A magazine editor-turned beauty CEO gives us her crib sheet.
Having been a journalist for over 20 years, first as a fashion editor, and then as beauty director of British Vogue, I had never considered creating my own beauty company.
It was only thanks to years of loyalty to one small brand, and the fact that, despite having every beauty product in the world at my desk, I still spent my own money on it.
My addiction led to a passion for the power of plants, for the natural efficacy of aromatherapy and for the pleasure that came from it.
One day, almost on a whim, I decided to create similar products of my own. My collection of essential oil-infused bath, body and skin care is called This Works and I couldn’t have done it alone, of course. My partners provide the expertise in formulation and prescription. But to get the line into stores and selling was a huge hurdle for me.
I still work for Condé Nast in a directorial role as international beauty director for Asia. This has allowed me to experience the compelling world of brand-building and target-marketing from the Atlantic to the Pacific and test products from China to Japan and from the U.S. to the U.K. It is no mean feat to get a brand onto retail shelves, competing with multimillion dollar brands. It’s a dog-eat-dog world out there! It is equally impressive to get your products written about in glossy magazines.
Looking at it from both sides, I am now aware of some invaluable lessons I’ve picked up along the way. Following are a few tips from the trenches that future marketers who know as little as I once did might find useful:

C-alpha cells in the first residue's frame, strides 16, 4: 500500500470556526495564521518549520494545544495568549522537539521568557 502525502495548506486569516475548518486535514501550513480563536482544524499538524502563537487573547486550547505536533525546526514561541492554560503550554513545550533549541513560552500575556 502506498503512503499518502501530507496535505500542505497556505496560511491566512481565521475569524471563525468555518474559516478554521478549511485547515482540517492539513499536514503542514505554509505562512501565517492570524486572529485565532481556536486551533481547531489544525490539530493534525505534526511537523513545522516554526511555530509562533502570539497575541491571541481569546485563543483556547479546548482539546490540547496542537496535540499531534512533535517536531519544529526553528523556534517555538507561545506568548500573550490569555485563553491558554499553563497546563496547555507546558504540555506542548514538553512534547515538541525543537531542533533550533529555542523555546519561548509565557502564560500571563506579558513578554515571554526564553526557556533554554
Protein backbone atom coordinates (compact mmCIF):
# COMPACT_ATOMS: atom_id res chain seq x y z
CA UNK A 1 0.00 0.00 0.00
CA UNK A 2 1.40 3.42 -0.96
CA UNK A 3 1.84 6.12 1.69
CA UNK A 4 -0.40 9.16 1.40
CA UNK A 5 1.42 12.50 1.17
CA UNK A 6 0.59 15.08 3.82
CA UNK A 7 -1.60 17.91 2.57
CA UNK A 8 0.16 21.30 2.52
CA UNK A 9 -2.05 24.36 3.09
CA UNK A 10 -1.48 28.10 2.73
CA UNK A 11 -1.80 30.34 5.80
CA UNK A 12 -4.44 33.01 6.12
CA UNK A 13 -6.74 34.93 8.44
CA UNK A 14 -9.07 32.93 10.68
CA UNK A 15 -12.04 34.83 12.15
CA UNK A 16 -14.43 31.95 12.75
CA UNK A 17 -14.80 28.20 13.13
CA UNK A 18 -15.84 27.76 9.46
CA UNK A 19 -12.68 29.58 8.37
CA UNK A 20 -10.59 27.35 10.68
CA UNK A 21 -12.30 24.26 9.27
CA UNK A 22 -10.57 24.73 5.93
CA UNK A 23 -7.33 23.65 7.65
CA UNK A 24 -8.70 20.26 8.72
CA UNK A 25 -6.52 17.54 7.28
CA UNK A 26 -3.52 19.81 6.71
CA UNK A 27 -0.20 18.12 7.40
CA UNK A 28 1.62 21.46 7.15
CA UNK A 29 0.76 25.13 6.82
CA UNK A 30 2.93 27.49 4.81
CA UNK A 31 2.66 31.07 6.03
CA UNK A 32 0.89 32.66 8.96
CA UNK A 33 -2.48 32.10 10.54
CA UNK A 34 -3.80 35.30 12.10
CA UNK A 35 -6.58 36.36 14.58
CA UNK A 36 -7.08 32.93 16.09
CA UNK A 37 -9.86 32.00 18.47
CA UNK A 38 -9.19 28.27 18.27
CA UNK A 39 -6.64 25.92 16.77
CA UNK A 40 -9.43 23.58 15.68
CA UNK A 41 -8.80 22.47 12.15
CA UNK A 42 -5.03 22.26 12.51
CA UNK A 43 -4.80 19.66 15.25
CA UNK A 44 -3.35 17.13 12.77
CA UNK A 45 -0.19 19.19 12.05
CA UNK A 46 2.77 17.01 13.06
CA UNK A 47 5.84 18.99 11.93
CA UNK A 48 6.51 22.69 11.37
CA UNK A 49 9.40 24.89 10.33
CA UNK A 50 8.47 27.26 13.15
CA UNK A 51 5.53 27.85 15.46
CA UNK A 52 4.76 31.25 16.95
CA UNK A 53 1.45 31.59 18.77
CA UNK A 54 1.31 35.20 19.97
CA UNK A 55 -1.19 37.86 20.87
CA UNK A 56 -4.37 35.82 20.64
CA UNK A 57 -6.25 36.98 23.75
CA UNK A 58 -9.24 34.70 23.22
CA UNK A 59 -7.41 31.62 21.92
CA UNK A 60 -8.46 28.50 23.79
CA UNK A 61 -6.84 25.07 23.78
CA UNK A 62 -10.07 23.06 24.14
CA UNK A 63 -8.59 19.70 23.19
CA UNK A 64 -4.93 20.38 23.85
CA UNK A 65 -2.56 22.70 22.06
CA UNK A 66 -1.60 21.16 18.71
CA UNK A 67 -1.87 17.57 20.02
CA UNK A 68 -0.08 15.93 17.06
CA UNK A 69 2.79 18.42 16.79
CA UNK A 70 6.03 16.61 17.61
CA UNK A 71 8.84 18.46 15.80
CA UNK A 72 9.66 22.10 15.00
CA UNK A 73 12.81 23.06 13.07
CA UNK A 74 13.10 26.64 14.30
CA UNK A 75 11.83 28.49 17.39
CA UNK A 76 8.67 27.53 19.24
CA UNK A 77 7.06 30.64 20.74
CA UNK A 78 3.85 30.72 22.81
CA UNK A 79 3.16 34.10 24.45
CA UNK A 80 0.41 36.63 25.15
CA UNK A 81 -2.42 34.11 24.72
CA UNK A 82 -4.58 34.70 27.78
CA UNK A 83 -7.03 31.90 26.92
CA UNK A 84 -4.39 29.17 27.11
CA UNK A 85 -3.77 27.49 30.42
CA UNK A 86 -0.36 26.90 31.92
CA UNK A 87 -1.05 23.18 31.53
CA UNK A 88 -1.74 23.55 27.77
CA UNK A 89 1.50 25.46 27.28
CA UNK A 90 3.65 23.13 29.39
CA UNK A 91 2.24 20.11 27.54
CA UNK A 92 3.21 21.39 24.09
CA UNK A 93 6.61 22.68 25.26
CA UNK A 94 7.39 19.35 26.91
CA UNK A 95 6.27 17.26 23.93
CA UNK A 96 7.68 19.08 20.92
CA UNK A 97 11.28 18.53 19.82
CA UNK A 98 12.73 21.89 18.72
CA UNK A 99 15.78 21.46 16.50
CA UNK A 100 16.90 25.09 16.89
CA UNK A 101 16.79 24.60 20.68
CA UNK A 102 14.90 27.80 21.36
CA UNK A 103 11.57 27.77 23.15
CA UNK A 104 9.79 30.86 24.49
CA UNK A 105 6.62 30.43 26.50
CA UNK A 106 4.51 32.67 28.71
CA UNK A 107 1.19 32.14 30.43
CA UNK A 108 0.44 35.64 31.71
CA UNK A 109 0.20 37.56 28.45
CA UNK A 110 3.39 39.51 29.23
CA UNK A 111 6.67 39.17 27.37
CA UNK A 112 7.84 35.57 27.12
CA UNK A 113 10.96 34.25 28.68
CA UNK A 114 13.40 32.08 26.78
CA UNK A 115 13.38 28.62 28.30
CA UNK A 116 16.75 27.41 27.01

01. Your brand has to sit on a shelf next to names like Chanel, Estée Lauder, Lancôme and so on. Your packaging must compete on that level. If you are going into the mass market, there are even more brands to compete against. Your brand needs to stand out in a crowd. Inventing a look from a little graphic design package on your computer at home just won’t cut it. Get professional help and advice. 02. Magazines will never photograph your boxes. So while outer packaging is vital on the shop floor, it’s the componentry that will get photographed, or not. Art directors are purists. They look for good design. They will only photograph items that they feel have style and design value. The ones that “pop.” If your product is fabulous, the beauty editor may write about it, but it won’t get photographed unless it meets the art director’s aesthetic requirements.
03. It helps to have a good name. This works better graphically and in the memory of the consumer.
04. There is very little existing componetry to choose from if you can’t afford custom bottles and jars. Tooling will increase your start-up costs enormously, but stock packaging is everywhere. Either you have to think of a clever graphic way out of this or you have to find the money, at least for an exclusive cap, to distinguish your range from others.
05. Make sure you have a USP, or Unique Selling Point. Beauty editors will know if your concept is just a copy of someone else’s. Remember: They have seen it all!
06. Make sure you have money in the budget for promotion. Department stores will expect you to compete with the big brands in terms of staff, posters, light boxes and in-store displays. They will not help you because you are a “niche” brand and they will not give you window displays unless you pay for them.
07. The chief executives of the big brands were very kind to me—and encouraging. I realize now that they knew how much power they had on the shop floor. Take all the help you can get.
08. Celebrity endorsement. I wish it didn’t apply, but it does. If you can draft a star to endorse your products, it’s the best possible marketing strategy, as long as they echo your brand positioning. Thank you to Madonna, Hilary Duff, Kimberley Stewart, Elle Macpherson and Laura Bailey for talking about us.
09. Publicity will only get you one sale. In the end, the important thing is that customers like your product so much that they make a second purchase.